Plastic Free July

July is plastic-free month
Work to reduce your plastic footprint

It is hopeful that some states and countries have made important laws on the regulation of single-use plastic in the past six months. Where I live the corporations and lobbyists have so much power over the decisions and law making that plastic pollution continues. The first committee where I worked on plastic bag legislation was over 25 years ago!! But I am thrilled with the legislation of other places.
We are living in a time when people don’t want regulation, OK then, take personal responsibility, and reduce your plastic footprint by reusing washable containers, bags and water bottles.

As I write this I am traveling in Ontario, Canada. I was at the grocery store and everyone had their reusable bags. At a restaurant I said, “No straw please!” the waiter response was, “Our straws are made of paper!” WOW! Also, Canada has passed legislation to ban single-use plastic in a few years.

Other places have recently passed single use plastic bans. Read about it at: Maine and Vermont, and California works to regulate all types of plastic packaging. Oregon has bans on plastic bags, and New Zealand has began their bag ban. The European Union is working on single-use plastic bans, and even Thailand is trying to make a positive difference. Maine has passed a Styrofoam container ban that I think is huge!

Bring your own reusable bags.

We can all take personal responsibility and reduce our plastic footprint. Always bring your shopping bags and eliminate those take-out containers unless they are compostable. Everyone making a small effort adds up to an enormous difference!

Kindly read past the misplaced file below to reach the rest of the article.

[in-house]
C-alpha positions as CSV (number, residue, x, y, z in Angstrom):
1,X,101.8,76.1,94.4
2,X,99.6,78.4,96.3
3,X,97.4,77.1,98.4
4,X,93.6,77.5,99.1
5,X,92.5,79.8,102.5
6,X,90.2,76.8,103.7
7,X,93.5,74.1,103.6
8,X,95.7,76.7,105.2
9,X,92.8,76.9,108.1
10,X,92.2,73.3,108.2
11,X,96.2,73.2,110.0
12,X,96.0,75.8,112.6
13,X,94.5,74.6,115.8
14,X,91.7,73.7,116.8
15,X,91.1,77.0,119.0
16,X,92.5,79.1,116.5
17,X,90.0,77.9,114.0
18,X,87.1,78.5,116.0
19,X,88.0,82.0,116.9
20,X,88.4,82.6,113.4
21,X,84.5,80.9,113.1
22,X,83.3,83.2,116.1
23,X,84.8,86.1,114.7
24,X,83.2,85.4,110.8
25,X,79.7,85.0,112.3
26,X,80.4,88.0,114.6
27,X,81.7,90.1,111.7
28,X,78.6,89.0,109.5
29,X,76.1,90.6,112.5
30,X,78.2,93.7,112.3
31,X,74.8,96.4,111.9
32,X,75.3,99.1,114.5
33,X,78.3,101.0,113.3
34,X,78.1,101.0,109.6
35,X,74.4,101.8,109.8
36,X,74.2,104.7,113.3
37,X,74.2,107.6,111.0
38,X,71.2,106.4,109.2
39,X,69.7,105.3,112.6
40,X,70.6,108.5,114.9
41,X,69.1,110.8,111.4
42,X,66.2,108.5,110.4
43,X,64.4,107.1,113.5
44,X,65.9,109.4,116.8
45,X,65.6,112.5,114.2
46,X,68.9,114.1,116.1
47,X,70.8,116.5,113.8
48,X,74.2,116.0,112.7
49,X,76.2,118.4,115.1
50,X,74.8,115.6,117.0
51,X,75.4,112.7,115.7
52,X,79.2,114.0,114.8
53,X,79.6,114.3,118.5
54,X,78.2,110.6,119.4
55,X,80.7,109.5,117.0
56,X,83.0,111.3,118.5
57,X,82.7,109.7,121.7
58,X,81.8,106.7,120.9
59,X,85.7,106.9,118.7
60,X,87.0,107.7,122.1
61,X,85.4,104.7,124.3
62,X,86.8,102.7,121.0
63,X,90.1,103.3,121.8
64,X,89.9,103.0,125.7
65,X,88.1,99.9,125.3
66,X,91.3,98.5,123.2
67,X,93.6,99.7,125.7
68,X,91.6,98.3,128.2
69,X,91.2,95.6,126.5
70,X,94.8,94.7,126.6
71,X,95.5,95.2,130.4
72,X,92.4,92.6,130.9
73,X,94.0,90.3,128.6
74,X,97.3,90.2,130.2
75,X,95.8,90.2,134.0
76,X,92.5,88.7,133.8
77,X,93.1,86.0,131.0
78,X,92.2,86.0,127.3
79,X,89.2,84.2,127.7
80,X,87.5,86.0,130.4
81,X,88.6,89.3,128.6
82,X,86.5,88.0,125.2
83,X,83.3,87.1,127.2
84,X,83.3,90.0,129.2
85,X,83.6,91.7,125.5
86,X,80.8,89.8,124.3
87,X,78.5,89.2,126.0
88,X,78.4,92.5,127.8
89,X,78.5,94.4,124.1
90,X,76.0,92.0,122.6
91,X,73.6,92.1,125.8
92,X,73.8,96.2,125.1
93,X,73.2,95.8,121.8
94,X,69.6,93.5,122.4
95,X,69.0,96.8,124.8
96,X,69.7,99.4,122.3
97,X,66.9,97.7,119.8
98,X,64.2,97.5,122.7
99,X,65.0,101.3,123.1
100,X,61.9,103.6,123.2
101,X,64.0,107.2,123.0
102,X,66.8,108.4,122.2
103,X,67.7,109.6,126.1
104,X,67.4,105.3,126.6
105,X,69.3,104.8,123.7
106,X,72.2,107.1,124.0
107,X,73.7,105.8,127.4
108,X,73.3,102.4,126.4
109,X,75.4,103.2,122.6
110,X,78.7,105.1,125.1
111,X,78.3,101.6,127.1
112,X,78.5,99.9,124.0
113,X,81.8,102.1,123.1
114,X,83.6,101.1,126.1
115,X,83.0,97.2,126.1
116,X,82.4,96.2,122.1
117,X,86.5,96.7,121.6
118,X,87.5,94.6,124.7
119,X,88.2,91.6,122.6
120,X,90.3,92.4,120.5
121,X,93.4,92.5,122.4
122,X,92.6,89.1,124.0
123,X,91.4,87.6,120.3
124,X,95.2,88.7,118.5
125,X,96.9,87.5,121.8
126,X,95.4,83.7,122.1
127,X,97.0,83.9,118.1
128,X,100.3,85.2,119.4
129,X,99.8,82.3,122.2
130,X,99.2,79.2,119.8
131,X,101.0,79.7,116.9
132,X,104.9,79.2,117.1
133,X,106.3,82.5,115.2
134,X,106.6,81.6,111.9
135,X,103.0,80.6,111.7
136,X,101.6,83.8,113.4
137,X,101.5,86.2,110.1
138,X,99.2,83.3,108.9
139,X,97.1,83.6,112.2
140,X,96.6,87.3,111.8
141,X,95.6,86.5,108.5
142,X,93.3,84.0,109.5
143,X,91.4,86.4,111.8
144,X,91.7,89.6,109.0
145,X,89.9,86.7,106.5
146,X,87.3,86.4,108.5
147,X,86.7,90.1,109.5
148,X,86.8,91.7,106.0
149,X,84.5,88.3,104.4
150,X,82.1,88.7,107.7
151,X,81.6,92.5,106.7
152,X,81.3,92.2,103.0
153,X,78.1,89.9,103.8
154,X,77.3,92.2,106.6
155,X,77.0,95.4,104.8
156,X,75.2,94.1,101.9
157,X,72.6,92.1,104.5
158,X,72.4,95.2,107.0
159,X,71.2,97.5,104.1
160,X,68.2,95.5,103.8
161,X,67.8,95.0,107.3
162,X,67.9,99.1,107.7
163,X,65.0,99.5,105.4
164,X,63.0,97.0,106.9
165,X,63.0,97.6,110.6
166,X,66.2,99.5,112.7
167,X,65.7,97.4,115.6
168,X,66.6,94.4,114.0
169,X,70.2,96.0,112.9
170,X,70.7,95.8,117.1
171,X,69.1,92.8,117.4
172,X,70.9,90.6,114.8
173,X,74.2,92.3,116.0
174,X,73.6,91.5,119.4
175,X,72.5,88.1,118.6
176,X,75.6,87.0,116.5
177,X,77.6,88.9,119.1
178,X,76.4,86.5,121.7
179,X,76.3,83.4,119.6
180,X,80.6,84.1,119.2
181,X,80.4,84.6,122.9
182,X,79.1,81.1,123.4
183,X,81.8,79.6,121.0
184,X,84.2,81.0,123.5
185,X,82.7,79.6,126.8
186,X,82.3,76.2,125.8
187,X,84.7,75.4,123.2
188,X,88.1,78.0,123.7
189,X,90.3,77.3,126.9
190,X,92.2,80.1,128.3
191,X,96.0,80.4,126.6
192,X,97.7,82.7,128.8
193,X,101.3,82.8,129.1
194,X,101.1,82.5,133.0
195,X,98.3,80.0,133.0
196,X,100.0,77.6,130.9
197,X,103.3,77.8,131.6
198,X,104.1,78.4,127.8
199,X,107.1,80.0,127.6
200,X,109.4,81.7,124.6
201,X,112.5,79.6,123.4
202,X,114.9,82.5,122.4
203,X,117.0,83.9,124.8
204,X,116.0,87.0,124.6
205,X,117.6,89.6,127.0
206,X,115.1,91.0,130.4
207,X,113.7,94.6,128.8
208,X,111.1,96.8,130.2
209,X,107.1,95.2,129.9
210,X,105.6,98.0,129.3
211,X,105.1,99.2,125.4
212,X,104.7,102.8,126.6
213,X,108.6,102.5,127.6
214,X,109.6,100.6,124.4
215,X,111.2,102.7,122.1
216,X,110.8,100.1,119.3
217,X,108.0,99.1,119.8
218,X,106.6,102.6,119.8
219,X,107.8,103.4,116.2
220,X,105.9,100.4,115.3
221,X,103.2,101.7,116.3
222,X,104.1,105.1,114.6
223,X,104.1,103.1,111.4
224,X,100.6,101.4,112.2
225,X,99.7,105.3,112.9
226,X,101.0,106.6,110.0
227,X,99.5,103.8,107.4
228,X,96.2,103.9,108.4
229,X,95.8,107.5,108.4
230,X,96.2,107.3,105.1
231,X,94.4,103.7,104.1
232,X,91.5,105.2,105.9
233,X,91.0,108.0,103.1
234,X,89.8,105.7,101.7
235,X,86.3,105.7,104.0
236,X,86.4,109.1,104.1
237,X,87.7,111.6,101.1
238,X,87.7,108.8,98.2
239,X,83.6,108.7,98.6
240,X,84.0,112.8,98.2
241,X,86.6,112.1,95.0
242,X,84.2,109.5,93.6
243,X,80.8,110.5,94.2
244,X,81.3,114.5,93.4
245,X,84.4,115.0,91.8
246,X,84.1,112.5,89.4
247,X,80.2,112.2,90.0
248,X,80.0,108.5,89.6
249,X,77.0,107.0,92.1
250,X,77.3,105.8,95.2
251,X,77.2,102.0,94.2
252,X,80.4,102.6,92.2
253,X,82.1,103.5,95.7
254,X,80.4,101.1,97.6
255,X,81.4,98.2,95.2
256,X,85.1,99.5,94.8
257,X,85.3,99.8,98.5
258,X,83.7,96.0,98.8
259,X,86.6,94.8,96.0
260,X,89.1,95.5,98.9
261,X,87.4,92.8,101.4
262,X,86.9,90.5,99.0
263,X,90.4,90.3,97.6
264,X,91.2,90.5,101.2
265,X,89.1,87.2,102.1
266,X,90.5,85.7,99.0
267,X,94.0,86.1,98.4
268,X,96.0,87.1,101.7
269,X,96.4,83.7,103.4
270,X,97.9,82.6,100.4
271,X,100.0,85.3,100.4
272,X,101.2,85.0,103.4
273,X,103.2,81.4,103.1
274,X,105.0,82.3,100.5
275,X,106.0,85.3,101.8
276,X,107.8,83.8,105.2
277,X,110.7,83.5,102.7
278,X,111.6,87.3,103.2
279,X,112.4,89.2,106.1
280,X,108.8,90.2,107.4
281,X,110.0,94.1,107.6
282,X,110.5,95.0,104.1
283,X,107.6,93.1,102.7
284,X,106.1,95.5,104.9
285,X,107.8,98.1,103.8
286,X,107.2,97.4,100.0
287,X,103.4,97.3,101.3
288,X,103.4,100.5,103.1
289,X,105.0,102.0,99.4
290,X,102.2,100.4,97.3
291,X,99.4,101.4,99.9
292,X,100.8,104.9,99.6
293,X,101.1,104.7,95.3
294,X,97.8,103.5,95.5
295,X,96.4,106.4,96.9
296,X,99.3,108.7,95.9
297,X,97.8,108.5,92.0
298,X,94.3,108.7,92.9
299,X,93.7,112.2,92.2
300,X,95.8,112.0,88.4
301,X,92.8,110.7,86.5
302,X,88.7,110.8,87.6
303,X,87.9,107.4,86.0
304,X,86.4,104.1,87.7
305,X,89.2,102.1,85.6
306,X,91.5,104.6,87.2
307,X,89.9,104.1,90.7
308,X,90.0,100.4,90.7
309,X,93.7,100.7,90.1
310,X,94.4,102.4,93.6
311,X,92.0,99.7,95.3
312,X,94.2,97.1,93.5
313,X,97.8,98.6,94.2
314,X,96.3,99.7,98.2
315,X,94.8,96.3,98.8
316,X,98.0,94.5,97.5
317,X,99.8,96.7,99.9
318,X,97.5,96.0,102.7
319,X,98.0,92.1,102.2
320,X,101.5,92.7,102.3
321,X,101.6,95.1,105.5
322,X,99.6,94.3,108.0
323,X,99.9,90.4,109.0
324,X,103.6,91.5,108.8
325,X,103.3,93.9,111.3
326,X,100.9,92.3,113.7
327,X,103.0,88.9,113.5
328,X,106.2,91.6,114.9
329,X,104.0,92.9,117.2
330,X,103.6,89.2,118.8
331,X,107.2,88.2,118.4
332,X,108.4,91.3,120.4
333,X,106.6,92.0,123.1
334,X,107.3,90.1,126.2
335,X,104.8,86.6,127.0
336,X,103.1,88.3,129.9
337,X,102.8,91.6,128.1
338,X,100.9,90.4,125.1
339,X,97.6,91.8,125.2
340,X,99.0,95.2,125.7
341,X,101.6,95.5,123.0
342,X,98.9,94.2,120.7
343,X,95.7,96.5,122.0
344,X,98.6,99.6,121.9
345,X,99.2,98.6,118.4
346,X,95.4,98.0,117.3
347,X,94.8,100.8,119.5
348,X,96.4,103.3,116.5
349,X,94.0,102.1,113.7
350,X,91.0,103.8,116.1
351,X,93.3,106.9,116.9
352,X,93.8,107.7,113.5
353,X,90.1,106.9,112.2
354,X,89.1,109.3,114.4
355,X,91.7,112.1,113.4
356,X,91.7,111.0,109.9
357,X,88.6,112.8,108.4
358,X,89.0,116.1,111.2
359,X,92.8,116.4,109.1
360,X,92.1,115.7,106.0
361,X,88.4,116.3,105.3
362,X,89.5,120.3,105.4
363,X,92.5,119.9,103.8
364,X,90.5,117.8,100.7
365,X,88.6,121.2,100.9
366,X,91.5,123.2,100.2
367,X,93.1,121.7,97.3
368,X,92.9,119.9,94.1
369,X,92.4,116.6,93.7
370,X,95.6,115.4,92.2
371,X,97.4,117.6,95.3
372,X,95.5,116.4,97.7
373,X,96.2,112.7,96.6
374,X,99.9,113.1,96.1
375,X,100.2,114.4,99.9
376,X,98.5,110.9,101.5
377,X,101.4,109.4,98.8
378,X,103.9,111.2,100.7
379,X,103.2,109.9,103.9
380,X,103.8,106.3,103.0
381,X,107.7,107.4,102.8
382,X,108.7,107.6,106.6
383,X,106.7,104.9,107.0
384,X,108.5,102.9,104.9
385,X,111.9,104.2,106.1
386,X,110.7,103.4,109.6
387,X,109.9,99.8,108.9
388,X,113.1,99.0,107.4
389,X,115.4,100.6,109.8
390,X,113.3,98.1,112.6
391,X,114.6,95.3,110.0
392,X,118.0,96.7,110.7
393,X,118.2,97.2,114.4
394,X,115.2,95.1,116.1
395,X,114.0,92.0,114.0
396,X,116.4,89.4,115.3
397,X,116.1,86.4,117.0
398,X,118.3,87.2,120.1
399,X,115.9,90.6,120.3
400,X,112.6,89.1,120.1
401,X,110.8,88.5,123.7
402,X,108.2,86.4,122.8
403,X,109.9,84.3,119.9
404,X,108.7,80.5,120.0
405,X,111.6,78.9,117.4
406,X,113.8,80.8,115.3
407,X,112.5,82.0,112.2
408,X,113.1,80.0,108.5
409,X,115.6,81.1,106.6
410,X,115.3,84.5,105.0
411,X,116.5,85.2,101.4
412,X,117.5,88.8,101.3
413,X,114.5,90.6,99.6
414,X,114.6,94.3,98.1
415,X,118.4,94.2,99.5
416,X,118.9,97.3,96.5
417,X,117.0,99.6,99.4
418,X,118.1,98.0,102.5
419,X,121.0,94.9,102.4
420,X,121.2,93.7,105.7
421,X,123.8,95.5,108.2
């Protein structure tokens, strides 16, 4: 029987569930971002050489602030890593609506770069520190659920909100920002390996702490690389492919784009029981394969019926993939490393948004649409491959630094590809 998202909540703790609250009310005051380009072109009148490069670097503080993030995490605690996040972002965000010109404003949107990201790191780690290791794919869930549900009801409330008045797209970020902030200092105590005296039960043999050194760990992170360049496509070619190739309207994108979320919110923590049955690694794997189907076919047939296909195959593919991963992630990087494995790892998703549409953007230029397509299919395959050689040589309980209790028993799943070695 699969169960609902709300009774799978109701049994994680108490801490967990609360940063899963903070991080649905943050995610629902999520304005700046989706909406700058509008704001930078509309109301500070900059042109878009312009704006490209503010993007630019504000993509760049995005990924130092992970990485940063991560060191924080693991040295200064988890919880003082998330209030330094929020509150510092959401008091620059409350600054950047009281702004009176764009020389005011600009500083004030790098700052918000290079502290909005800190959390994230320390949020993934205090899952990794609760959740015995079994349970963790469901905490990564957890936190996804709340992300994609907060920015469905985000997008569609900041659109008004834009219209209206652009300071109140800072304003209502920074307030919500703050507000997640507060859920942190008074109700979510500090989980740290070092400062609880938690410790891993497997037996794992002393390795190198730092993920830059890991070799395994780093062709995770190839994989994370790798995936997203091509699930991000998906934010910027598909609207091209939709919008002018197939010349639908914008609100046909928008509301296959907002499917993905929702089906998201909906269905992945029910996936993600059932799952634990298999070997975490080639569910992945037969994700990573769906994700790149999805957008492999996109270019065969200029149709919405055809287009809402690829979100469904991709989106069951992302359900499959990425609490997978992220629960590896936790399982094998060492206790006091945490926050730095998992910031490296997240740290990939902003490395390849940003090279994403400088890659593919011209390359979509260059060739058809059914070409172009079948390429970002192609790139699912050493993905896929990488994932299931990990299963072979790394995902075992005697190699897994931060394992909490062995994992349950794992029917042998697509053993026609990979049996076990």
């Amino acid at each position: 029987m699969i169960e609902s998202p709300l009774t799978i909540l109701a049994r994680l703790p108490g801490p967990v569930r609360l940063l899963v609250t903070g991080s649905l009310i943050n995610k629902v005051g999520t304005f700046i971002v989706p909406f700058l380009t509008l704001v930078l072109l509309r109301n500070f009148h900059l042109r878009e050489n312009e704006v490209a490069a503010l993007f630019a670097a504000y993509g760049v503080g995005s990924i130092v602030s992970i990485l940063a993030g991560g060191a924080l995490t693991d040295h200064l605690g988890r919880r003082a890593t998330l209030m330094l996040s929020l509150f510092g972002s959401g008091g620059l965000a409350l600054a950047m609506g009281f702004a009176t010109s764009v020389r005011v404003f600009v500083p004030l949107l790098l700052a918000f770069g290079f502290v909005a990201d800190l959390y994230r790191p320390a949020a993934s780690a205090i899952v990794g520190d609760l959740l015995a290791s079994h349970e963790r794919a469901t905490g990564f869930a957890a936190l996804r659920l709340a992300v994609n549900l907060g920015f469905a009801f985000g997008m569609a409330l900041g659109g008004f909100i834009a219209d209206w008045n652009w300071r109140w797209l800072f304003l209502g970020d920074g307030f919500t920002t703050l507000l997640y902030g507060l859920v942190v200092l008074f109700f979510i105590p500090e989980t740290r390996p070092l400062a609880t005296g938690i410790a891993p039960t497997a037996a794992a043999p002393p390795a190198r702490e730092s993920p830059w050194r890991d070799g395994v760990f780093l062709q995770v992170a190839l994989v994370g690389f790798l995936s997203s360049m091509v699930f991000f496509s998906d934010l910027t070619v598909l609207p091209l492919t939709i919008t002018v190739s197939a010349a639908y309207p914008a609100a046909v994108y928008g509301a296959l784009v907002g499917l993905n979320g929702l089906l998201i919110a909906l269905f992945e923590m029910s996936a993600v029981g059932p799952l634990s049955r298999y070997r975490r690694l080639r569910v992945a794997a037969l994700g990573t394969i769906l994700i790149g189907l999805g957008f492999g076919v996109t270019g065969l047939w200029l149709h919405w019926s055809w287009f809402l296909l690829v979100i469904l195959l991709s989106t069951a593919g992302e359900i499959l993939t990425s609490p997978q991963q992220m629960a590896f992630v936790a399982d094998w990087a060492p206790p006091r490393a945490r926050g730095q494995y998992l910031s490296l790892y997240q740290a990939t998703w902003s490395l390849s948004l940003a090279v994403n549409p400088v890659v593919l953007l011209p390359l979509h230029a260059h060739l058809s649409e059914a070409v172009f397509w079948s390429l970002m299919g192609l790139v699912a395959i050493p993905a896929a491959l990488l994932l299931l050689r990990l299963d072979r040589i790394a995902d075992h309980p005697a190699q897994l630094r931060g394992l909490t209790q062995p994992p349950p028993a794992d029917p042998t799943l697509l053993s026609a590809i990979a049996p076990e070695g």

Here is the Dorset family and their effort to be plastic-free https://www.facebook.com/watch/?v=2150414795256894

Erase Plastic Pollution

Do we want water that looks like this?
Do we want waterways that looks like this?

My series on less waste continues:

We can all do something about this tremendous influx of trash and I will be posting ideas for 31 days on how to reduce trash and waste:

Plastic, what an amazing and awful product at the same time.! It is cheap and it is light.  Unfortunately, it has become an enormous environmental problem.  Many lack the personal responsibility to get single-use plastic bottles and bags to the recycle bin.  Many developing nations I visit seem oblivious to it, except in tourist areas! Days 6 through 11 of #31daysofreducingwaste are going to focus on how we can have less plastic pollution.

So what is the problem with plastic? Many say the materials in plastic cause cancer. Plastic will never dissolve, but will break into thousands of pieces of litter. The plastic in the oceans will be here on earth for hundreds of years and it will be found in the intestines of many fish, turtles and birds.  Plastic creates a terrible waste and litter problem.  According to the http://blog.oceanconservancy.org/tag/plastic/   If left unchecked, there could be 250 million tons of plastic in the ocean by 2025 — about one pound of plastic for every three pounds of fish. We can’t let this happen.

Avoid plastic, fill your glass or metal bottles with liquid

Avoid plastic, fill your glass or metal bottles with liquid

** The best way to reduce plastic trash is NOT to drink bottled water. Bring a reusable water bottle to work, school, and for all your adventures.

**Avoid plastic bags. Always bring your reusable shopping bags.

Shopping bags made from recycled plasstic
Shop with reusable bags

** How can you avoid baggies?  I love these wpid-wp-1418350258136.jpegcompostable wax paper bags